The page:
Clynelish 2008, cask #800151, Van Wees

Clynelish 2008

At the moment I have quite a few single malts of Clynelish on the list to review and this Clynelish 2008 was one of them. It’s a 10 year old youngster of the biggest and oldest bottler in the Netherlands, Van Wees.

Founded in 1921, then still trading in tobacco products, Van Wees has been around for many years. But after the profit on the tobacco products decreases, Van Wees decides to make a switch to alcoholic beverages for which they are licensed in 1963. After that, the company grows steadily due to the increasing demand for whisky in the Netherlands over the years. Finally, in 1994 The Ultimate is launched and that proved to be a success and that is still the case today.

Van Wees basically bottles all brands and the characteristic bottle with the red cap and that never-changing label may not look fancy, but it does show all the information you want to know, such as distillery, year of distillation, cask type, cask number and bottle date. In addition to that, Van Wees’s bottlings are also very well priced and they generally select fine whiskies.

This Clynelish has matured in a 1st fill bourbon barrel for 10 years and is bottled at 56.5% ABV.

Clynelish 2008 tasting notes:

Nose: A trace of smoke at first, but disappears rather quickly. vanilla custard and some wax in the background. Green apples. A little lemon. And some sweetness from honey. Chalk. With water: Sweeter and creamier. More vanilla custard and pears.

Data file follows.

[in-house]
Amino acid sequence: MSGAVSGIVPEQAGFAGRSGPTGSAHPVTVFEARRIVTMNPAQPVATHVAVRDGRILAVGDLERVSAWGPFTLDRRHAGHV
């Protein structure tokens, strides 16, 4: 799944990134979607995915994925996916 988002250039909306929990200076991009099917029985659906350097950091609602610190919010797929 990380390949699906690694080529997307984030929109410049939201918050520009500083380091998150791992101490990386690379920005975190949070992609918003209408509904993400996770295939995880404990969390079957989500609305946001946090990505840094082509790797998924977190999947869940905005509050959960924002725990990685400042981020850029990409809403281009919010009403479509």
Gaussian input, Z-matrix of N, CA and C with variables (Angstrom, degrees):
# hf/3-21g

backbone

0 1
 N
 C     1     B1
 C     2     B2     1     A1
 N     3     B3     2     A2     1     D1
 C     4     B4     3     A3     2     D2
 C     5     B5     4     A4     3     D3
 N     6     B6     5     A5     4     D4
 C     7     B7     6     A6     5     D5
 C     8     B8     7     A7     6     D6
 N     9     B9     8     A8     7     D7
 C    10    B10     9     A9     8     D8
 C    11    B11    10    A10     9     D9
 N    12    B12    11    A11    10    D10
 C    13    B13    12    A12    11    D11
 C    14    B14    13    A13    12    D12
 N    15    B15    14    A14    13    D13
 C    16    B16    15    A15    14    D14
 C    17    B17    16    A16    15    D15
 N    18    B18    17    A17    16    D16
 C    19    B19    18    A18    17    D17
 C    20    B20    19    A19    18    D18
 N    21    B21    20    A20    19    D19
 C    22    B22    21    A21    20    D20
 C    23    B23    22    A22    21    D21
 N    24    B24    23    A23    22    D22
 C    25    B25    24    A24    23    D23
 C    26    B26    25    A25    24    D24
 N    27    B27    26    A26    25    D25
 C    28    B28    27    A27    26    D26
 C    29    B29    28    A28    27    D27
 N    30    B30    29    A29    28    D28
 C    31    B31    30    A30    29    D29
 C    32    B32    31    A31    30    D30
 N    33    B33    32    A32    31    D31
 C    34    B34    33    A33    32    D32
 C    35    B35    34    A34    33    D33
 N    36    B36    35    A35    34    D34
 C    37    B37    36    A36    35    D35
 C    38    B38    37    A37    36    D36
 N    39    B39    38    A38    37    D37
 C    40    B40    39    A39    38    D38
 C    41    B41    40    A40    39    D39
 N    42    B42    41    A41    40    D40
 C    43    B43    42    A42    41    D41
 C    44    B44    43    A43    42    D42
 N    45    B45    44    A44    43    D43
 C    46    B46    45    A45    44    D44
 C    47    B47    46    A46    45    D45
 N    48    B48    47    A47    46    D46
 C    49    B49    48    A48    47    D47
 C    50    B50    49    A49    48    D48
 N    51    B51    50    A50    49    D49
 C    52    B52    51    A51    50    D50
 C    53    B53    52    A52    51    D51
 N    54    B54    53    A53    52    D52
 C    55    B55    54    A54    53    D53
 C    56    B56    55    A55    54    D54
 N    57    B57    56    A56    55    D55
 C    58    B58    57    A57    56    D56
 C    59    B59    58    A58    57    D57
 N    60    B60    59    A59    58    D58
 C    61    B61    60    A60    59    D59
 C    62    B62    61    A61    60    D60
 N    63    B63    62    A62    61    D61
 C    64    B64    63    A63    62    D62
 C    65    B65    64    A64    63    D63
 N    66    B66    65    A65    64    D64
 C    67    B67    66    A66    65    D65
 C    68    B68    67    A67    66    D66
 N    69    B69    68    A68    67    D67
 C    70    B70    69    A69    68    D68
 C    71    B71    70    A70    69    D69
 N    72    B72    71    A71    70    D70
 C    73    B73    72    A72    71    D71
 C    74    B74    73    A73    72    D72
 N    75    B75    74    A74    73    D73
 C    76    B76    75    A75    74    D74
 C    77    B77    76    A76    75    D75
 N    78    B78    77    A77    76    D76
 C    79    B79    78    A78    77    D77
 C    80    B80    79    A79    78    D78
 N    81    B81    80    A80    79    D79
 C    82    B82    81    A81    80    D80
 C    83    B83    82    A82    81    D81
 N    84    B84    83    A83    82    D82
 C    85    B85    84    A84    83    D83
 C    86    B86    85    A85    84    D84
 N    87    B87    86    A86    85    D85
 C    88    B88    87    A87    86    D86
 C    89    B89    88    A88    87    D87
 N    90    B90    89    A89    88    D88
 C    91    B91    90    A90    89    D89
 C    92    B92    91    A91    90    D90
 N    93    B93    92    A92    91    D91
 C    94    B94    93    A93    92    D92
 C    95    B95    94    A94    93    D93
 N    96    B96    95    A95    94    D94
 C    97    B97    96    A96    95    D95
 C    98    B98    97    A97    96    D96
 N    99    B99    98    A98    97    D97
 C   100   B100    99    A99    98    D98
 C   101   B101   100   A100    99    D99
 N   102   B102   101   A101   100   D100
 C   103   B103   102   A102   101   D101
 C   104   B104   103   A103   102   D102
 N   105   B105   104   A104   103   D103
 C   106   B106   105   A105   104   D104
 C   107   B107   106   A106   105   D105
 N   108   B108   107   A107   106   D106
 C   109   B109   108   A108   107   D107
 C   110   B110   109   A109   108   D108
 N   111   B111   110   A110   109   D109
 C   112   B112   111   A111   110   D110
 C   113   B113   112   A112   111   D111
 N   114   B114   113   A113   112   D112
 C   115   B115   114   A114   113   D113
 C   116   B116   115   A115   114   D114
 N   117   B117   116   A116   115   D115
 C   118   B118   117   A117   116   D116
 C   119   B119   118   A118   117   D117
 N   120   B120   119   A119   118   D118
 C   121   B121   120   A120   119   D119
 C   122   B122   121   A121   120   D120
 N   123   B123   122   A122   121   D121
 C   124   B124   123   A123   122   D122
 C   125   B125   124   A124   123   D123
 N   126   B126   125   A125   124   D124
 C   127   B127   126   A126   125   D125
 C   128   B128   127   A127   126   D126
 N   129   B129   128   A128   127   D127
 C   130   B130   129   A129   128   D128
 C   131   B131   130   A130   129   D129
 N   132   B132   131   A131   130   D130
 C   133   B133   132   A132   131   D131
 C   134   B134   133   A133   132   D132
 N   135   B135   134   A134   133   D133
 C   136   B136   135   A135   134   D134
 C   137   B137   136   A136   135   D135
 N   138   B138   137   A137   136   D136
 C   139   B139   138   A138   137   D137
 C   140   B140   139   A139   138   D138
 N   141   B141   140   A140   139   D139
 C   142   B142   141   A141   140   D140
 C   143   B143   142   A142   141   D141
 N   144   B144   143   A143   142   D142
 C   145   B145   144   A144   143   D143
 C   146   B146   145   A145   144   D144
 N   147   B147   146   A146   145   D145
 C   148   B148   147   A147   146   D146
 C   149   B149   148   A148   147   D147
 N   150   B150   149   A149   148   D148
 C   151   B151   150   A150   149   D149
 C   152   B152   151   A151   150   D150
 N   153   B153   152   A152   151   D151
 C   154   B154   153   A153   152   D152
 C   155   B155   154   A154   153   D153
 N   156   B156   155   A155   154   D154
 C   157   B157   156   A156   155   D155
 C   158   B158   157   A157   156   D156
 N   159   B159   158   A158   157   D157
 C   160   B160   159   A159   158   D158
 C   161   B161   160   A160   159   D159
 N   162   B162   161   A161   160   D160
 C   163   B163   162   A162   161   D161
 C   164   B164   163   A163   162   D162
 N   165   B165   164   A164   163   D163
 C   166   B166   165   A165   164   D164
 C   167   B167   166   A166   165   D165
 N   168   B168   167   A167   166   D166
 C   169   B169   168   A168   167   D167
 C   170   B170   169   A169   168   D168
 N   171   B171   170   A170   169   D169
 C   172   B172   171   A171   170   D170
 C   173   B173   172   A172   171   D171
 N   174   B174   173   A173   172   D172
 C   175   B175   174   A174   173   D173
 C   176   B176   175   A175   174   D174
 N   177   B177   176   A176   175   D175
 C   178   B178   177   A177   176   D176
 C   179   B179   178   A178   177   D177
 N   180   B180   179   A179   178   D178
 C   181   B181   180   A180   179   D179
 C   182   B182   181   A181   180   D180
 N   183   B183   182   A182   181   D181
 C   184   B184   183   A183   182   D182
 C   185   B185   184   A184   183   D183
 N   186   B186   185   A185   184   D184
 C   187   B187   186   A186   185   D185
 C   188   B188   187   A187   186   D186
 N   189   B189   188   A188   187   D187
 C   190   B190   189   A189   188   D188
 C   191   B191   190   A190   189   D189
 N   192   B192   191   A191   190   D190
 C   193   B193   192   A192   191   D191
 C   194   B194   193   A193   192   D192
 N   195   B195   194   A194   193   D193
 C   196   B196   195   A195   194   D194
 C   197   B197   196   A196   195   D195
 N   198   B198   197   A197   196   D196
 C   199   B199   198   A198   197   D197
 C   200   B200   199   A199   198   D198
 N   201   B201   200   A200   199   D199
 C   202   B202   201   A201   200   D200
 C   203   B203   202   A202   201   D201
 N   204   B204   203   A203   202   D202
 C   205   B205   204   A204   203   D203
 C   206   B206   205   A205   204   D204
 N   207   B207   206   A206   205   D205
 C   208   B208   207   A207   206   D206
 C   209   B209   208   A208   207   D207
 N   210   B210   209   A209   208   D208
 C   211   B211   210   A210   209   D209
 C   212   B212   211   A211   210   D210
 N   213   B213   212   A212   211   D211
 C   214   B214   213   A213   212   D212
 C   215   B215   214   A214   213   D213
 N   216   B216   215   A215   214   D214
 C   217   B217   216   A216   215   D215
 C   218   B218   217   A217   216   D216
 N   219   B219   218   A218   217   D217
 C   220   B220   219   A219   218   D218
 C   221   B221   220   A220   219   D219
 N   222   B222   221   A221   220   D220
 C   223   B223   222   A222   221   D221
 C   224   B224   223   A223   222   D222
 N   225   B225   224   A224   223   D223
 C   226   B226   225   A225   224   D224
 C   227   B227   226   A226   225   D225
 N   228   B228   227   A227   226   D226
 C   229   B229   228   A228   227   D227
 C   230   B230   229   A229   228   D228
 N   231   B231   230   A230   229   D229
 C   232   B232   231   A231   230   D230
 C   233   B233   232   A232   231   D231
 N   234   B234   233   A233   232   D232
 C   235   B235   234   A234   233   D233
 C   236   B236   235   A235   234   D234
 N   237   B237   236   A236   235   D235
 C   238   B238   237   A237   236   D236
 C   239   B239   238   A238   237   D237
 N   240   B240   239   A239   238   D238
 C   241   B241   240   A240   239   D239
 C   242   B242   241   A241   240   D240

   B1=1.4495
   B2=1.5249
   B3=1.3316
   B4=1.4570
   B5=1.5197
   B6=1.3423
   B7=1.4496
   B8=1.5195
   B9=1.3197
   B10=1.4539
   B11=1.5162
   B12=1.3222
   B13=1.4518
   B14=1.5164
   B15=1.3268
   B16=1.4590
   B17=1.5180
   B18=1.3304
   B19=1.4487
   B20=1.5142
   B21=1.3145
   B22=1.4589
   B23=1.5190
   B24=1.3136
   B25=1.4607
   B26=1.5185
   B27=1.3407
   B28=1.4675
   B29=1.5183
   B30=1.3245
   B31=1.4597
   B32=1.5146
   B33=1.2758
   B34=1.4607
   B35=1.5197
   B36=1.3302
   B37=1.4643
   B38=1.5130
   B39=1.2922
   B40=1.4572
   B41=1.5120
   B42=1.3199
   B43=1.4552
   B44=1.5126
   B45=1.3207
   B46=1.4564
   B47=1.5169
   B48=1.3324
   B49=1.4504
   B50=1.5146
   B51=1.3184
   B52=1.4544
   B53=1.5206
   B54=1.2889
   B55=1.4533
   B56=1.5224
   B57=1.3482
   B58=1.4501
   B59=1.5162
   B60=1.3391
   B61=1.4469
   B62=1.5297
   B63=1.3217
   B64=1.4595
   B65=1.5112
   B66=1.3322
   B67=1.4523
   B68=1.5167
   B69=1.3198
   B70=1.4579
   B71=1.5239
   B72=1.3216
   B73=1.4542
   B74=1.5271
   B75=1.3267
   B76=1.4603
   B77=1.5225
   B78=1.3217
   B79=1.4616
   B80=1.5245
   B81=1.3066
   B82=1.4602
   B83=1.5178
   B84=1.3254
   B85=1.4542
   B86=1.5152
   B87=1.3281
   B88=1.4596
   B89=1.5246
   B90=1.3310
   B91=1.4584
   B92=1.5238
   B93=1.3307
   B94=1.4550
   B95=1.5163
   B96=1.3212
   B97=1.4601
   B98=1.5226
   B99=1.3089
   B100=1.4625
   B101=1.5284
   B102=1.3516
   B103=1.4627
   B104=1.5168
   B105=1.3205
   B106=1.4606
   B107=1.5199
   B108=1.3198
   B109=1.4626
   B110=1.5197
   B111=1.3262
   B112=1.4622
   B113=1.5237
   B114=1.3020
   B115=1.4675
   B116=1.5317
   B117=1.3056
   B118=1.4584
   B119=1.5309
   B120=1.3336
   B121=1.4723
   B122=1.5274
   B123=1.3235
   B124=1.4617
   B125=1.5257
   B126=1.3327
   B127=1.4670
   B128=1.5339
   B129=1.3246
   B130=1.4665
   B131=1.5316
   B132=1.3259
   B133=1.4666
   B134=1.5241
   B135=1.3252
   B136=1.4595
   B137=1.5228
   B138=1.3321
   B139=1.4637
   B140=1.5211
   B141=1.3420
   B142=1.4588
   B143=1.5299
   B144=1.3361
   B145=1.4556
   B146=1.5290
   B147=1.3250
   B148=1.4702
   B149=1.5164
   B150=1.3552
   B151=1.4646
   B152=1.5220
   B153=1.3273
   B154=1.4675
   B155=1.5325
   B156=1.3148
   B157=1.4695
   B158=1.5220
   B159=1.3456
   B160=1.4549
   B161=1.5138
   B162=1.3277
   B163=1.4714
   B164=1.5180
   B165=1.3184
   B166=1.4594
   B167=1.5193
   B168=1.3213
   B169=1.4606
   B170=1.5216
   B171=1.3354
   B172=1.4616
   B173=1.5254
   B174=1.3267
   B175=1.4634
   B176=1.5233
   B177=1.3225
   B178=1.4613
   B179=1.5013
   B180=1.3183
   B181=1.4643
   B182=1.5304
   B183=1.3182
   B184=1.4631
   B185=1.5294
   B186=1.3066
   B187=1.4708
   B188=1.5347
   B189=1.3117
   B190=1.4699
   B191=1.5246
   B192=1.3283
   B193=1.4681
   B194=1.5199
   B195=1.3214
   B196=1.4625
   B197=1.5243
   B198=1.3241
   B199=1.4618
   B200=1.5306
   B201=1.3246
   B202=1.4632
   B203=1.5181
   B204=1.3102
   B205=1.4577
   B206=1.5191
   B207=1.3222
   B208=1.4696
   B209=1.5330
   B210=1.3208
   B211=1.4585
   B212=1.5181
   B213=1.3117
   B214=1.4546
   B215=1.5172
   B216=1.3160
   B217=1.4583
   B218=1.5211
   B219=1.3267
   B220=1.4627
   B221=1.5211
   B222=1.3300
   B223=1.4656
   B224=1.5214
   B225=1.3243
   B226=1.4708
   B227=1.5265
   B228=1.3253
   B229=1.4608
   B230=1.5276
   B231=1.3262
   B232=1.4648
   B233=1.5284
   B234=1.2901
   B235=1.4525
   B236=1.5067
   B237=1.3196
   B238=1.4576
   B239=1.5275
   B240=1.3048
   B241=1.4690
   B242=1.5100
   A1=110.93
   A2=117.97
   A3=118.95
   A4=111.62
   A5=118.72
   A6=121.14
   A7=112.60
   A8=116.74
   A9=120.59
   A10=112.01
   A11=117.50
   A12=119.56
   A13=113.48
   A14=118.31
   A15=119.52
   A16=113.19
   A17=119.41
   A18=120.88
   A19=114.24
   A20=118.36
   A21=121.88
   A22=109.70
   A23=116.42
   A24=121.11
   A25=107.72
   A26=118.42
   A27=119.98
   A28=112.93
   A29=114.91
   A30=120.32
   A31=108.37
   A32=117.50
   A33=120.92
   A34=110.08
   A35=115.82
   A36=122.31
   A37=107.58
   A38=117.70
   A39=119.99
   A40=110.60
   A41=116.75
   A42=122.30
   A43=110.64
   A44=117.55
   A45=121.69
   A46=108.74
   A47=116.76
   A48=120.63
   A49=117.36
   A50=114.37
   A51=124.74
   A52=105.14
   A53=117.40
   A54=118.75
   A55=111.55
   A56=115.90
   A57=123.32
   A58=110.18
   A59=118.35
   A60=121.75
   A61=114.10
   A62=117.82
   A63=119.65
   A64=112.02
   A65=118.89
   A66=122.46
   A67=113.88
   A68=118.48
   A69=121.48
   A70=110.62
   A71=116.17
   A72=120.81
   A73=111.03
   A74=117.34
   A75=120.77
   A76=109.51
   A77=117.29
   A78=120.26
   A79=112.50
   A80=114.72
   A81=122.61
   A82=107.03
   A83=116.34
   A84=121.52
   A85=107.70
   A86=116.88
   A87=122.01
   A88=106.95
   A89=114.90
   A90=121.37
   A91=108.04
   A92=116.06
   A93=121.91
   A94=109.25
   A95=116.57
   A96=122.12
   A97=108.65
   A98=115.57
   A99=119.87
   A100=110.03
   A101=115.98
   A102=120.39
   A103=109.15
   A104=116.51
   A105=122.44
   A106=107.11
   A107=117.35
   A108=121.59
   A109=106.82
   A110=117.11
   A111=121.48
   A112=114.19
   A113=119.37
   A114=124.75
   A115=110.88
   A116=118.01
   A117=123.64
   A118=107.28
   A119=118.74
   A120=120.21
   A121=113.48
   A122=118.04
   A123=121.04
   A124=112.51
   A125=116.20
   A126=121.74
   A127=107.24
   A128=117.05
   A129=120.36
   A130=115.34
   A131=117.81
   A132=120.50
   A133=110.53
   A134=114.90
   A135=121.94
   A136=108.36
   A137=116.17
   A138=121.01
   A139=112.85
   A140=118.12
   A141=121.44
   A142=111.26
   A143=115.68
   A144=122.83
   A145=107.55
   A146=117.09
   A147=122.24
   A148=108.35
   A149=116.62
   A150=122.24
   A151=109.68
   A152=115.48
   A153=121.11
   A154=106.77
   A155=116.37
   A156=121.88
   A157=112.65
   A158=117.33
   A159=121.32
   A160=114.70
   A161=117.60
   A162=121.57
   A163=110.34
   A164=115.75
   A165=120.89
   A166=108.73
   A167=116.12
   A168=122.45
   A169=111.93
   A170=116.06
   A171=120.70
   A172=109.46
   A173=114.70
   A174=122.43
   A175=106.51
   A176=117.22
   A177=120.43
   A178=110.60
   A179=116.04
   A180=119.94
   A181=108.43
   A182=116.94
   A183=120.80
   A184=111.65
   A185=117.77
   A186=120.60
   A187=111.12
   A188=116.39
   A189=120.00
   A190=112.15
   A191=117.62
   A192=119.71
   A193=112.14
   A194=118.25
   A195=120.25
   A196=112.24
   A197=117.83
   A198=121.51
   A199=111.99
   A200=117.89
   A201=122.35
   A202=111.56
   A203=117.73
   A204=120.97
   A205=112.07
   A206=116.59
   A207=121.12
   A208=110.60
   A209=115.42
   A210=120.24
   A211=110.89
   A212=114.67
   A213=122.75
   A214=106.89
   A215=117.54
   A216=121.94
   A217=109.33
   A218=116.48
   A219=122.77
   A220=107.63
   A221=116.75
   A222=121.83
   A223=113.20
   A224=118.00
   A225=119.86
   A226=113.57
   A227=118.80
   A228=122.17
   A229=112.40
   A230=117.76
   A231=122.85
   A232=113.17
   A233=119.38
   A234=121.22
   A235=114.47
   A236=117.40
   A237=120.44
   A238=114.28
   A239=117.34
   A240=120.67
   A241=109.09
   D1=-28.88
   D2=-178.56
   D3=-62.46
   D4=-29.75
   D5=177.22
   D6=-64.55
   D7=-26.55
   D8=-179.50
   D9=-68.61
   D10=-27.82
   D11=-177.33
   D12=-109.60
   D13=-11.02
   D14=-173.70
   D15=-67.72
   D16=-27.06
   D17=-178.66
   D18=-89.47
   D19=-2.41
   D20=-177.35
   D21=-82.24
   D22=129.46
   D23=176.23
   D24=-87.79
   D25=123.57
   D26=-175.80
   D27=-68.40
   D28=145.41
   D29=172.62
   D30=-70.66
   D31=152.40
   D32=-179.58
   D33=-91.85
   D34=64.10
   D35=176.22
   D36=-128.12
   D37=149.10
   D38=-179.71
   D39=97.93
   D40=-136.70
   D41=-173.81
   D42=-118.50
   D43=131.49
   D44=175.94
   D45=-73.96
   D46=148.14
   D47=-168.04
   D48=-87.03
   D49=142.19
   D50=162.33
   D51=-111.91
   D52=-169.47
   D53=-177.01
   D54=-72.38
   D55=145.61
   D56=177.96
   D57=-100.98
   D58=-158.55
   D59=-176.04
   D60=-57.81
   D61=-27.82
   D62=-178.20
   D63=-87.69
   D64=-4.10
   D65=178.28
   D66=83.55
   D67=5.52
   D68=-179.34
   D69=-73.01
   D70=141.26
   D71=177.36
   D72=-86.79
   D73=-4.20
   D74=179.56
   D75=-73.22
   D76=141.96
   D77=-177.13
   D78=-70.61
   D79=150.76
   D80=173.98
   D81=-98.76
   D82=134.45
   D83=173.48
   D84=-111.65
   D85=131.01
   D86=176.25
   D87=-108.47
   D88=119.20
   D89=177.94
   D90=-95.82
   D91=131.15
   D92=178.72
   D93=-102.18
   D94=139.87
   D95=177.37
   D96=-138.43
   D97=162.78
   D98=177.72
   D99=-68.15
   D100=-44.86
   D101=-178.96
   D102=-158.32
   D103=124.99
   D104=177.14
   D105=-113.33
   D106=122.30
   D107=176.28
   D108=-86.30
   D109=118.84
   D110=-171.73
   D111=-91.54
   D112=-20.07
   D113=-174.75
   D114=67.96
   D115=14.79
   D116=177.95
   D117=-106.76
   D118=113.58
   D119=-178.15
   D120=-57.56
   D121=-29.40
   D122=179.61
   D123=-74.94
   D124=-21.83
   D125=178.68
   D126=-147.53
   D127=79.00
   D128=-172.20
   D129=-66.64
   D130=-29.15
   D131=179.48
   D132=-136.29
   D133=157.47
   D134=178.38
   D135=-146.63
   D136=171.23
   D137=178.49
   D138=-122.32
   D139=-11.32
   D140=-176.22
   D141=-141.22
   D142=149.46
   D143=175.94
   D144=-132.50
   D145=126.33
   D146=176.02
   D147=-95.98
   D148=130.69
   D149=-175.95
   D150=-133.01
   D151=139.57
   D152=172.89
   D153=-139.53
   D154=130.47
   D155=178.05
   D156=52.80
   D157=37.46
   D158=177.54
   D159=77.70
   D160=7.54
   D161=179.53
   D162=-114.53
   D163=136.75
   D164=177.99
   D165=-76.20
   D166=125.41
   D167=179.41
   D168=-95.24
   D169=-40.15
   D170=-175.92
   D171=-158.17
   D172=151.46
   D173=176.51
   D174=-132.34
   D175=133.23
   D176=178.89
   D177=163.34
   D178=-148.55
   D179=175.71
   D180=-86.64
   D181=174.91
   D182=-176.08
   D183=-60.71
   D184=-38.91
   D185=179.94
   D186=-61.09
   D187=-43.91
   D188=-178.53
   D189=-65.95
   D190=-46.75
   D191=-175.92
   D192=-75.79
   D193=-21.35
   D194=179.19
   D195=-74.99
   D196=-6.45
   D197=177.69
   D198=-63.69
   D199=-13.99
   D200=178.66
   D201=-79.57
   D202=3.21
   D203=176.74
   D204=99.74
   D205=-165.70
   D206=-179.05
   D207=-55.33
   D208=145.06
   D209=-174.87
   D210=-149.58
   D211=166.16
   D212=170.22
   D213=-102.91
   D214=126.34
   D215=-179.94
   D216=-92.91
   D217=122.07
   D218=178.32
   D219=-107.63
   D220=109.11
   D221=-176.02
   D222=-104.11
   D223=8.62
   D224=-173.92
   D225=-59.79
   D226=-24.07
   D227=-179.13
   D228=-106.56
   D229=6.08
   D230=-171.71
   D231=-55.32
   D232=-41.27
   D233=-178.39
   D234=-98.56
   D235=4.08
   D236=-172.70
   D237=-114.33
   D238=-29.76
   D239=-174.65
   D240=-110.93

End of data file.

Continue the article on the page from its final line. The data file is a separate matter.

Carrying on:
Taste: vanilla here as well and quite creamy. There’s a trace of smoke so it seems. A sugary barley sweetness is coming forward. Unripe pears. A salty note and minerals in the background. Later also honey. A hint of chalk. A light alcohol burn, which makes is slightly peppery and gives it a bit of a bitter edge. With water: Also lemons and more vanilla, but softer if that makes any sense. A hint of melon in the very background.

Finish: mid-long, minerals and honey. Water brings out chalk.

I like this one, it’s young but it definitely has those lovely Clynelish notes. Not very complex, but tasty indeed.

Also nice to see is that more and more cask strength releases are being released by Van Wees, where this used to be mainly bottlings at a strength of 46%.

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